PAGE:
MORAL hazard is a problem that crops up often in economics. People behave differently if they do not face the full costs or risks of their actions: deposit insurance makes customers less careful about picking their bank, for example.

Moral hazard can also be second-hand. Take medicine. A patient with private insurance may be happy to sit through extra tests, and a doctor may be happy to order them. Doctors might be more reluctant to order tests if they know that the patient would bear the full cost.

A newly published paper* sets out to test this secondary problem by examining a common-enough situation—taking a taxi ride in a strange city. The authors, a trio of academics at the University of Innsbruck, sent researchers on 400 taxi rides, covering 11 different routes, in Athens, Greece. In all cases, the researchers indicated they were not familiar with the city. But in half the cases, the researchers indicated that their employers would be reimbursing them for the journey. The researchers in the latter group were 17% more likely to be overcharged for their trip and paid a fare that was, on average, 7% higher.

The most common form of overcharging was not, as might be expected, taking a longer route. People on expenses may not mind about a ride’s cost but they do care how long it takes. So they were subject to bogus surcharges (a fee for airport pickup, for example), or charged the night-time fare in the daytime.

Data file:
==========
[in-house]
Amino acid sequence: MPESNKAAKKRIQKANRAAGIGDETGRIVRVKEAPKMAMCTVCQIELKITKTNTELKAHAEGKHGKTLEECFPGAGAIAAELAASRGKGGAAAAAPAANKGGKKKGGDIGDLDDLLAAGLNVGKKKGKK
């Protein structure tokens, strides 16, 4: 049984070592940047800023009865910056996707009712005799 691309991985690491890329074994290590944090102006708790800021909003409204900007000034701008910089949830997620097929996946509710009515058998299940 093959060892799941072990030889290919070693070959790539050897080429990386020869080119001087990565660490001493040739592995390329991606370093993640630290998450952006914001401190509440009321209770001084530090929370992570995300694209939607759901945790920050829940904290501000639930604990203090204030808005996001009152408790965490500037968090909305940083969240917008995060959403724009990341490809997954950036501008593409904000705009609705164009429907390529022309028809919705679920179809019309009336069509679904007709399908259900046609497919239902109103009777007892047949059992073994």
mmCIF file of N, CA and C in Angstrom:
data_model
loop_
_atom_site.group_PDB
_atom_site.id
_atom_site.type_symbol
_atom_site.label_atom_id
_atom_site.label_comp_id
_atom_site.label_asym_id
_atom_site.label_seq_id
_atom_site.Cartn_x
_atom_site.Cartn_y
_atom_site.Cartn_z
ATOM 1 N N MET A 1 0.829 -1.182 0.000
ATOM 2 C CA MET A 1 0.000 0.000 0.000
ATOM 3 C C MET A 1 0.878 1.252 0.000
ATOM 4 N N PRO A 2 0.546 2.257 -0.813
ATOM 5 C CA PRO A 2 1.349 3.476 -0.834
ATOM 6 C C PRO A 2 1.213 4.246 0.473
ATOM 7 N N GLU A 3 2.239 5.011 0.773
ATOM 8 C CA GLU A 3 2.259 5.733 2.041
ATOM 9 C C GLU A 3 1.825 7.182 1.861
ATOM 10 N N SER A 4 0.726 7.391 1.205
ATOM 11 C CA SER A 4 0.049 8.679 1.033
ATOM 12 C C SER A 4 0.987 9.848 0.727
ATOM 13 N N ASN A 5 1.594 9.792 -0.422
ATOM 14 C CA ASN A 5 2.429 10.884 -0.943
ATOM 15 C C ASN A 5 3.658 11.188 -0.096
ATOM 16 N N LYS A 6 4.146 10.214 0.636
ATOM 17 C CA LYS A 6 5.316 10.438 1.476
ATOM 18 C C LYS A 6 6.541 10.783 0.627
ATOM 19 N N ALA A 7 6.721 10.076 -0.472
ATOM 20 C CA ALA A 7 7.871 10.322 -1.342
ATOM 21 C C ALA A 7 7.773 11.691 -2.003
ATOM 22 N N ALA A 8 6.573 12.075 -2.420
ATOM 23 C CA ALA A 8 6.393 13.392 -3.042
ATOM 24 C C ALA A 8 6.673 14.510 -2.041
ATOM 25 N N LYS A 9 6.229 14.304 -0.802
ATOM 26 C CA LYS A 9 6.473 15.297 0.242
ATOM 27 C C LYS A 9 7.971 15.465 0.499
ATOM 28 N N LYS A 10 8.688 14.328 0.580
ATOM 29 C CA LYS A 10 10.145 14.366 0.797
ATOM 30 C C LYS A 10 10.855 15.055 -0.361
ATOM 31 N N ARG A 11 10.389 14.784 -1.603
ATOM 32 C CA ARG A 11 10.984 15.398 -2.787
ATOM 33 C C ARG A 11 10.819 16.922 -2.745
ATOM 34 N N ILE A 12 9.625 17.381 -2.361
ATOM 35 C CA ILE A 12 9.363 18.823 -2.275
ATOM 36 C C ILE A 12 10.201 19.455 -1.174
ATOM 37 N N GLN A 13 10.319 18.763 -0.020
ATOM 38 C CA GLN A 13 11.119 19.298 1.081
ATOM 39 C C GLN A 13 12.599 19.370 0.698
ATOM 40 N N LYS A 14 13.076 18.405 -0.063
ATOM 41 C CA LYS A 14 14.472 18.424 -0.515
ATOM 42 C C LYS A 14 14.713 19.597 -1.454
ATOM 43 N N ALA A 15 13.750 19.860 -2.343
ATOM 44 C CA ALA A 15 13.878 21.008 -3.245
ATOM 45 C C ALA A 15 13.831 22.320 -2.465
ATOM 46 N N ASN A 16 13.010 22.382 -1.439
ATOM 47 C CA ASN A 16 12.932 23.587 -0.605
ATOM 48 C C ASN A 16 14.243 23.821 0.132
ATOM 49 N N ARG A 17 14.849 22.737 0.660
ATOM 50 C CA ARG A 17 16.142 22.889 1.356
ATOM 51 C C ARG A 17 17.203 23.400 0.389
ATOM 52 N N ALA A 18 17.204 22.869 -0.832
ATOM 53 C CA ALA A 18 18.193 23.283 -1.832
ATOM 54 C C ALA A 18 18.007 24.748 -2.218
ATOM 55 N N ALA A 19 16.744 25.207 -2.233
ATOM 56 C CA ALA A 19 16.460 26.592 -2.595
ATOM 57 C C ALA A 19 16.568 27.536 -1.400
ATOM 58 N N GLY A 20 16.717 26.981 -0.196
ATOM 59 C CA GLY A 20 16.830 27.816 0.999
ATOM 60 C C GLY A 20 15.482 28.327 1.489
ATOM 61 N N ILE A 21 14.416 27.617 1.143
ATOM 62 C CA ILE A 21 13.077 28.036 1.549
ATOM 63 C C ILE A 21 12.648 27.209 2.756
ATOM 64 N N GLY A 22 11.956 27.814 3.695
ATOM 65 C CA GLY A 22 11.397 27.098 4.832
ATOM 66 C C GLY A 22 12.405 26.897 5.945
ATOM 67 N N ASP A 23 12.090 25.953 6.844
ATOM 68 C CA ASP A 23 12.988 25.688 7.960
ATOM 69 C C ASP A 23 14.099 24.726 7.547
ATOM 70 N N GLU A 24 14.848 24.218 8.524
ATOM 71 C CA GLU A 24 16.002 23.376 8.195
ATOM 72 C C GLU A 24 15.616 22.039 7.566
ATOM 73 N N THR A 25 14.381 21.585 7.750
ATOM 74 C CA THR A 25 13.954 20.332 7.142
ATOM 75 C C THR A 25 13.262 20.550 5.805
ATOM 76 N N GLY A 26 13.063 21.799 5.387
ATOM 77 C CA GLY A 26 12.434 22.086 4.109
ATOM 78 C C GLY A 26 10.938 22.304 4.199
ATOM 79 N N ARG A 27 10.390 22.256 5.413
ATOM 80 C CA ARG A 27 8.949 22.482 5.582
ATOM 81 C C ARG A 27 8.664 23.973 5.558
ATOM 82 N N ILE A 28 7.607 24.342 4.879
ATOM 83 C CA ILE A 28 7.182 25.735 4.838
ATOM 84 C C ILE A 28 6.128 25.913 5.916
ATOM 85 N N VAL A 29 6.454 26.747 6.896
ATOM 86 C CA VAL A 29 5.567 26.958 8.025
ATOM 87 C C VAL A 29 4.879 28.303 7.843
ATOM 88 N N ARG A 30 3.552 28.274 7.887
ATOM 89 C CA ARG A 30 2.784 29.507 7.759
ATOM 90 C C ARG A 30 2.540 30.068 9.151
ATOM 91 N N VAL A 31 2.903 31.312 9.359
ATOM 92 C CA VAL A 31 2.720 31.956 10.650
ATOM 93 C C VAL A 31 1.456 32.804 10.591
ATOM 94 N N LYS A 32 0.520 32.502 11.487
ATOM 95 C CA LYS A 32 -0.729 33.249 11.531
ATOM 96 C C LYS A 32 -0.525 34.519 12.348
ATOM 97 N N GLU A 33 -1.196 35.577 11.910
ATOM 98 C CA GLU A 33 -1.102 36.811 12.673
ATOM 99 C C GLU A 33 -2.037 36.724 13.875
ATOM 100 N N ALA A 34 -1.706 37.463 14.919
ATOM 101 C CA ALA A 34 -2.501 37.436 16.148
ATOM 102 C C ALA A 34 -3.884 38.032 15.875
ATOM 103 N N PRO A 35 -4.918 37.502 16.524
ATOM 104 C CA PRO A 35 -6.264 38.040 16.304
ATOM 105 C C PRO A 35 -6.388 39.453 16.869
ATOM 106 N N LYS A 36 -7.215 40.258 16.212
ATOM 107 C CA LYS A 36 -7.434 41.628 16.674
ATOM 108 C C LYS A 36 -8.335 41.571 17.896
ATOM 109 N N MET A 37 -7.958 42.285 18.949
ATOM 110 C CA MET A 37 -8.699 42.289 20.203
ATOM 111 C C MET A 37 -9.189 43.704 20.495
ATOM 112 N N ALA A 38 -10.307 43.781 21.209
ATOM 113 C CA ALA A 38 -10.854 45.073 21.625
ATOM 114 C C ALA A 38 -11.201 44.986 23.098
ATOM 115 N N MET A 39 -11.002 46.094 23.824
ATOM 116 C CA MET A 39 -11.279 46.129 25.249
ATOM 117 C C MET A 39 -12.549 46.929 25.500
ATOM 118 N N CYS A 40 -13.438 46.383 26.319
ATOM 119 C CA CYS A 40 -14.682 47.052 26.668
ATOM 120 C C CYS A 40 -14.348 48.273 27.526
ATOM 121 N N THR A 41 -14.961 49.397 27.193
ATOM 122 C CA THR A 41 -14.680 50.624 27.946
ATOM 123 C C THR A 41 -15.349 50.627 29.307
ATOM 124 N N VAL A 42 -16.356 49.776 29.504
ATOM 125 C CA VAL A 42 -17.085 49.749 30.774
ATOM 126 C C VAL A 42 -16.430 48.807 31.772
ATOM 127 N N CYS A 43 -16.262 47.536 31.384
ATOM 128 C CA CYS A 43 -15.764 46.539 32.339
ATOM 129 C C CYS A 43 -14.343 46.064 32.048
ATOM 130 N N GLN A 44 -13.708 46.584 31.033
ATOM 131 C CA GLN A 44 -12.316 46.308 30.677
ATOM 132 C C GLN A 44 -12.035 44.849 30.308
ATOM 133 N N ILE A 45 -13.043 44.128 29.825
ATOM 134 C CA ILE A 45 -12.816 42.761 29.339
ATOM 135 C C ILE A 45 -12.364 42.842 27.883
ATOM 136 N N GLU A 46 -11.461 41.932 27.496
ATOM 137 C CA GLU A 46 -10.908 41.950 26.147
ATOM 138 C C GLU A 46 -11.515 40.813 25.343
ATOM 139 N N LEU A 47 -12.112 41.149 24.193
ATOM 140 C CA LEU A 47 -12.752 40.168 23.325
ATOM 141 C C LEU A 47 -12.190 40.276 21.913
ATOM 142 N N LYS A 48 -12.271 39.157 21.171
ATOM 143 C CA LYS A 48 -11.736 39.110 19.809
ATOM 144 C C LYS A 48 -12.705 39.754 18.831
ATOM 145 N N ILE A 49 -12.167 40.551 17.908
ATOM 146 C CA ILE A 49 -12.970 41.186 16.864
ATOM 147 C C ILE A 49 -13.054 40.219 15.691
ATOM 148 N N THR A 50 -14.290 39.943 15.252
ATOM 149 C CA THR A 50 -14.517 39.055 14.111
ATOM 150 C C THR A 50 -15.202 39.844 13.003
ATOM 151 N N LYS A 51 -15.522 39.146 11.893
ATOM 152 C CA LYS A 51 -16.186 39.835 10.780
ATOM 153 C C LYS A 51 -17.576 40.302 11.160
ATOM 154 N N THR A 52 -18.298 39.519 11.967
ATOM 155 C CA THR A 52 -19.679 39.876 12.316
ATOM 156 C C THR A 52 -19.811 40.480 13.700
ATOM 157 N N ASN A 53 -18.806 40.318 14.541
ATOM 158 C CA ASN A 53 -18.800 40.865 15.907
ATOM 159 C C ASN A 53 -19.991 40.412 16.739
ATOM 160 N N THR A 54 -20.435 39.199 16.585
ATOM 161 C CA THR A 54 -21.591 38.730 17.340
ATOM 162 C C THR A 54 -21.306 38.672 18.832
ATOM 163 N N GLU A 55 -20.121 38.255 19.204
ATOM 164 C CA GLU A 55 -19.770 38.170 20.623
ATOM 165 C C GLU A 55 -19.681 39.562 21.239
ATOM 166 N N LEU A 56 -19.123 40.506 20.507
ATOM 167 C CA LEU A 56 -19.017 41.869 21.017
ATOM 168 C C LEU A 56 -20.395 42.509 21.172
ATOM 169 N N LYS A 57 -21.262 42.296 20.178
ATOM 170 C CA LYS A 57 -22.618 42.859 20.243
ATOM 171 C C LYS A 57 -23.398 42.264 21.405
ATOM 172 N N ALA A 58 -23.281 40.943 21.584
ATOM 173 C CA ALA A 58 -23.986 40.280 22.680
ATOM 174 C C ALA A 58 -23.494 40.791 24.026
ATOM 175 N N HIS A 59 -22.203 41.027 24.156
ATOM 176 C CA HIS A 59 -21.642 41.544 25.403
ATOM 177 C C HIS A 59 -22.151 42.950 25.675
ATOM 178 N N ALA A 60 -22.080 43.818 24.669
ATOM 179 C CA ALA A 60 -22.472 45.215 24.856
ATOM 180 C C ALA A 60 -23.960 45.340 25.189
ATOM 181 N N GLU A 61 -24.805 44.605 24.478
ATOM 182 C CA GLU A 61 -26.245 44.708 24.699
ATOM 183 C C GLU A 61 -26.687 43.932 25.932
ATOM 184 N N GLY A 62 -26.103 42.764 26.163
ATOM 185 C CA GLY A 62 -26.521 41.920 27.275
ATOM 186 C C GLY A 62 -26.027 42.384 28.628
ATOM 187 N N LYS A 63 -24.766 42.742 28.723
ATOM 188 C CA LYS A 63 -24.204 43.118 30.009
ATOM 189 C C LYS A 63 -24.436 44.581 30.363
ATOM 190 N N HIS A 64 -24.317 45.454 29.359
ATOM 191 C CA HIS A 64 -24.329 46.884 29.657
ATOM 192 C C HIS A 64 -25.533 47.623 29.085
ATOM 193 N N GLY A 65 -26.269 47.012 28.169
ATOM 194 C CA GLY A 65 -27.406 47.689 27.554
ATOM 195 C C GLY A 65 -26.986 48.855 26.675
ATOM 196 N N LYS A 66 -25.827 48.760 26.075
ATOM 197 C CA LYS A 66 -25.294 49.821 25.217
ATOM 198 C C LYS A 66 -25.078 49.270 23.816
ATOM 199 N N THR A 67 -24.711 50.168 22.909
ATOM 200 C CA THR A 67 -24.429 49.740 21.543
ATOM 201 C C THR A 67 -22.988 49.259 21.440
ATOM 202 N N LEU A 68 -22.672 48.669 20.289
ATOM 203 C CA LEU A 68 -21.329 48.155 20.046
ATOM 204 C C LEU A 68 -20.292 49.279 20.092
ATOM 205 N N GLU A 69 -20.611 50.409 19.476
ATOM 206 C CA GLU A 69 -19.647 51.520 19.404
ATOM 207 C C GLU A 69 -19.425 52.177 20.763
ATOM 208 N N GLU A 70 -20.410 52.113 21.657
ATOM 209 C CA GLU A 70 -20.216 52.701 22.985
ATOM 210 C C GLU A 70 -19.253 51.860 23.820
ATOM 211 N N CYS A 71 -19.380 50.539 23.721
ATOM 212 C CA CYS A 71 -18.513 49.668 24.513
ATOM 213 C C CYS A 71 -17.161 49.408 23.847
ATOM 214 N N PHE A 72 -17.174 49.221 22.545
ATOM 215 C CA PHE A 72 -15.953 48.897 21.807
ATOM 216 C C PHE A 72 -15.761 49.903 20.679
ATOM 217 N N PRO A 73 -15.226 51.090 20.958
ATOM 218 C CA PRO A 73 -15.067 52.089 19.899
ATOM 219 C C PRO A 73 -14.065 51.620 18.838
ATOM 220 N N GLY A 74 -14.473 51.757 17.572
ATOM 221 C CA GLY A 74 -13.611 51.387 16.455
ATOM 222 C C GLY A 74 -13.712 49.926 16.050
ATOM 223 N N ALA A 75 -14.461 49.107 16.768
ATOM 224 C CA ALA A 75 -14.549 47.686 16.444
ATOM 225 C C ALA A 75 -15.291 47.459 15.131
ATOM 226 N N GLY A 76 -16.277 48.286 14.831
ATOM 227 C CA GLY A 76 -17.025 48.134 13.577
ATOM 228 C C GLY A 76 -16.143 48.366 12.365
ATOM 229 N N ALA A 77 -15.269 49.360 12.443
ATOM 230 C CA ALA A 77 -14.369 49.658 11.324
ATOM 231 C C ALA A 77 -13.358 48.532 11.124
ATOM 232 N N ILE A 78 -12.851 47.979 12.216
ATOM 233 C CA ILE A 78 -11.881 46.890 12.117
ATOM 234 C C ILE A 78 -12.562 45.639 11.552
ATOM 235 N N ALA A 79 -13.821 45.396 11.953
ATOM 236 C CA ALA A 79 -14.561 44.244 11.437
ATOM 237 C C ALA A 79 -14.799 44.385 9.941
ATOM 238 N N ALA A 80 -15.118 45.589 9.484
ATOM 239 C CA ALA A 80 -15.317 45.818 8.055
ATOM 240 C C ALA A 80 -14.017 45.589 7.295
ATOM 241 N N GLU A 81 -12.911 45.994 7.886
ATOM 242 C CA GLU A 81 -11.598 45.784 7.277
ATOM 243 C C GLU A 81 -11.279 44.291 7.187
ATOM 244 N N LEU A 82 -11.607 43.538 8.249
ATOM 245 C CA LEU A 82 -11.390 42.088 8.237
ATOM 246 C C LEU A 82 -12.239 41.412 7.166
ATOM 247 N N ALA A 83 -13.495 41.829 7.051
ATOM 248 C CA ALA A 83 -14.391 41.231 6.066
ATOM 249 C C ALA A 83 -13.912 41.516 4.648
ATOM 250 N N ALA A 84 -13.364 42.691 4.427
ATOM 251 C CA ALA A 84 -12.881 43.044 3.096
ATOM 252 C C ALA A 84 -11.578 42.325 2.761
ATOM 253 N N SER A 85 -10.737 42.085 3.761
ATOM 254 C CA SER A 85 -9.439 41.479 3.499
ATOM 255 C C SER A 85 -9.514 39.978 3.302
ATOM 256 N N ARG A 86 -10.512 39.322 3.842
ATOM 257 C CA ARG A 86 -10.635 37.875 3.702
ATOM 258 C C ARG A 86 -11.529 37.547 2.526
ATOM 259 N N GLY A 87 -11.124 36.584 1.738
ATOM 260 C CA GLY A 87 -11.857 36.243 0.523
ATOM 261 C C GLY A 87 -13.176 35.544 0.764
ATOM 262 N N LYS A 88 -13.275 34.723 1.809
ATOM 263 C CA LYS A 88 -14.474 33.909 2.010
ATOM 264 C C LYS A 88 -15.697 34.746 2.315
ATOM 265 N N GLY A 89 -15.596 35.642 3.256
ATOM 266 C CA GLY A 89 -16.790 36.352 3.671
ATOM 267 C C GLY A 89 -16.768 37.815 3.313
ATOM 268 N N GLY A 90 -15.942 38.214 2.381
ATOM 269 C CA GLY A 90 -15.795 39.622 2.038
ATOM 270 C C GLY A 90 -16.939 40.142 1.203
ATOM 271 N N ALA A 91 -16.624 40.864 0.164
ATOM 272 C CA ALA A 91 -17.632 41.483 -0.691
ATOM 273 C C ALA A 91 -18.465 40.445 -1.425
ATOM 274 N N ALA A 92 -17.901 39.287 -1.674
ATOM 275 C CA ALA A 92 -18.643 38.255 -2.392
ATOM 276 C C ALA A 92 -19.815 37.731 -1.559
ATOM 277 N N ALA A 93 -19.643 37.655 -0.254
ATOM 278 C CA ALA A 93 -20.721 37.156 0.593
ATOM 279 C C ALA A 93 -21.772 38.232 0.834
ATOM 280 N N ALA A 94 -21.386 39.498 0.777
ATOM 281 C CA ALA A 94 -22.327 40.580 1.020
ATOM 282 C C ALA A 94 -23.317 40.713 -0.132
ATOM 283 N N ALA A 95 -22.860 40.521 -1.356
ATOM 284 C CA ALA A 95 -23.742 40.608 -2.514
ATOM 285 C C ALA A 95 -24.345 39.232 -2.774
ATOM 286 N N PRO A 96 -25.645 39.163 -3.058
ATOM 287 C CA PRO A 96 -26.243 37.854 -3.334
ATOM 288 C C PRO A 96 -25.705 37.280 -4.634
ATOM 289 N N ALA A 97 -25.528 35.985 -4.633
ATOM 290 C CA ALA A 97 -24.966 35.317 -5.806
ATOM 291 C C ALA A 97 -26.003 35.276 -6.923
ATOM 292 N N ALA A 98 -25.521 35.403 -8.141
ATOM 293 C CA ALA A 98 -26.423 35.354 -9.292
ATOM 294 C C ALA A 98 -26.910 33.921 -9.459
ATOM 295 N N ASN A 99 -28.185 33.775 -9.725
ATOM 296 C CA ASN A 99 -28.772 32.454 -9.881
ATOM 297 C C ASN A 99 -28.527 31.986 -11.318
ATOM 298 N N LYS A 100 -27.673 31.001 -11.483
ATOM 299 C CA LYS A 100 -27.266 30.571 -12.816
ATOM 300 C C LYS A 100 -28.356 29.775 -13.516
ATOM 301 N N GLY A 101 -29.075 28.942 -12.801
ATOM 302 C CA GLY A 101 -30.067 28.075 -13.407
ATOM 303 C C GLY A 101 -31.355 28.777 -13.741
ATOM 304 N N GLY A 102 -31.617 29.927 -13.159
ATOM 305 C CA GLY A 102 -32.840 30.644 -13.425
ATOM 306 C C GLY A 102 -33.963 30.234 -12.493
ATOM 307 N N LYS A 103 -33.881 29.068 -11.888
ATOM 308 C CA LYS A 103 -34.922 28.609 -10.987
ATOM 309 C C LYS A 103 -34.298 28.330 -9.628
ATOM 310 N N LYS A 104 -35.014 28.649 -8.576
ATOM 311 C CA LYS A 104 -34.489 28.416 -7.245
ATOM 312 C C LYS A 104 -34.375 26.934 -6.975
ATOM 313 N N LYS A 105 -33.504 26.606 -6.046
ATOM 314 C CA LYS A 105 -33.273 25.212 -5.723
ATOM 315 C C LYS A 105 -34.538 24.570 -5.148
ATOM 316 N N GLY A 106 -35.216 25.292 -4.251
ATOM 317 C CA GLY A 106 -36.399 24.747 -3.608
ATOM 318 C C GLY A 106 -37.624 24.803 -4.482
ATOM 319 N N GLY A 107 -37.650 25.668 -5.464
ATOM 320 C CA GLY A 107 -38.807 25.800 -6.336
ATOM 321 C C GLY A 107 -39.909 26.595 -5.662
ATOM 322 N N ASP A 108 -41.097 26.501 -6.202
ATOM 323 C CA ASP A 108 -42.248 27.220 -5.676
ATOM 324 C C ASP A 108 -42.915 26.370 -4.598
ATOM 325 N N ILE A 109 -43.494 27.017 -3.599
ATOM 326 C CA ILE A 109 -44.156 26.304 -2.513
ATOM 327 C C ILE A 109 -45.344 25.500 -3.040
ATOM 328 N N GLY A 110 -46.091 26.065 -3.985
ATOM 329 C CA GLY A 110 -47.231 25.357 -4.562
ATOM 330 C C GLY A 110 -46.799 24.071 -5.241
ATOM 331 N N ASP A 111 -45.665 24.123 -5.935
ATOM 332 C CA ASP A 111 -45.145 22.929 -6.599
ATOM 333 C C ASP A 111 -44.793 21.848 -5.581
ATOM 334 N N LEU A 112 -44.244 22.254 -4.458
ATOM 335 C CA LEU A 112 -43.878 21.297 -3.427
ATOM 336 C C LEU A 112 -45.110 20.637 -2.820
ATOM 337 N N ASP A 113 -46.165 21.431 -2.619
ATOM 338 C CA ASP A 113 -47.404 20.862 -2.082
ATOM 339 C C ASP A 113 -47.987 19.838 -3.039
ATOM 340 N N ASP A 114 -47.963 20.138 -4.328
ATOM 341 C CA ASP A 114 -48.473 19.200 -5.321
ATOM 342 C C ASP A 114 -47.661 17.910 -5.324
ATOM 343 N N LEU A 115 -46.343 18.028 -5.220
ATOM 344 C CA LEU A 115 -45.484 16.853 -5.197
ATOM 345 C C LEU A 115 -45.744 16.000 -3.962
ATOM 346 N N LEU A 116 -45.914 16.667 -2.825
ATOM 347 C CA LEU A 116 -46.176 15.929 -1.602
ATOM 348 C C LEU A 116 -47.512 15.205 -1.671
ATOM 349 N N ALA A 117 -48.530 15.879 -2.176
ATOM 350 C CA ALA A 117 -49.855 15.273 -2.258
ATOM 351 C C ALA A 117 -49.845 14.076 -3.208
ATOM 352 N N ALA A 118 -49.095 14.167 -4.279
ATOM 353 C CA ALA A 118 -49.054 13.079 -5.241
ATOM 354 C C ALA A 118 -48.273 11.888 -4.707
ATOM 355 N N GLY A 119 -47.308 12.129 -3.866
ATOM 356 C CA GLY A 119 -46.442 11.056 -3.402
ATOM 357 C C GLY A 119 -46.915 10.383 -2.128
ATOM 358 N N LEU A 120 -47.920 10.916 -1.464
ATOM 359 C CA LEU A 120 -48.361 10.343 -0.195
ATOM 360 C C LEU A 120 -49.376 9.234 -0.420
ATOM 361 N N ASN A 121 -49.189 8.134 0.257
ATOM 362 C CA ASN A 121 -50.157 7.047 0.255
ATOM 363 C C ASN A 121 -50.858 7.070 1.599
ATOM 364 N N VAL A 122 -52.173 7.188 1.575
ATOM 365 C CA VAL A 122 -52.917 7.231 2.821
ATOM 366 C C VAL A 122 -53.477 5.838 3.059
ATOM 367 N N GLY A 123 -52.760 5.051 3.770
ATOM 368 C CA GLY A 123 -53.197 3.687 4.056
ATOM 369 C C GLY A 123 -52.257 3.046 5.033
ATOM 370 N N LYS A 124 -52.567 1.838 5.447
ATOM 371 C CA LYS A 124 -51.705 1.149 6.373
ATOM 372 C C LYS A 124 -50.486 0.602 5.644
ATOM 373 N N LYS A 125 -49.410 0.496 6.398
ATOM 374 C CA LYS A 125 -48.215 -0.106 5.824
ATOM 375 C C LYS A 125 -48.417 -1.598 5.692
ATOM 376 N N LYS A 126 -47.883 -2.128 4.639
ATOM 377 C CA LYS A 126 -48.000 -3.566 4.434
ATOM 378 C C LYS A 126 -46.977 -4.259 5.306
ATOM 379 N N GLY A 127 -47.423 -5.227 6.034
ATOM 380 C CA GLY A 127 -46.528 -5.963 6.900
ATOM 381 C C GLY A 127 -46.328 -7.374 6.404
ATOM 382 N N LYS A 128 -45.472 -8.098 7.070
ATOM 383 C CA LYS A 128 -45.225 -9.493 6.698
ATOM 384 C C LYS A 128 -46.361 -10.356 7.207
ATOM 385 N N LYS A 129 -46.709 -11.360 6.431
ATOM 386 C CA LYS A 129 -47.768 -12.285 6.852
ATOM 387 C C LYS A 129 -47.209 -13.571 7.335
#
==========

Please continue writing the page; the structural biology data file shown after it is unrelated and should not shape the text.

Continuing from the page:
Another finding was that taxi drivers treat the sexes differently. Women were overcharged more often than men—and whether or not the driver knew they were travelling on expenses (the difference between the extent of overcharging was not statistically significant). Drivers may be tempted to overcharge, the authors believe, because members of the higher-fare sex are less likely to complain.

* “Second-Degree Moral Hazard in a Real-World Credence Goods Market” by Loukas Balafoutas, Rudolf Kerschbamer and Matthias Sutter, The Economic Journal, February 2017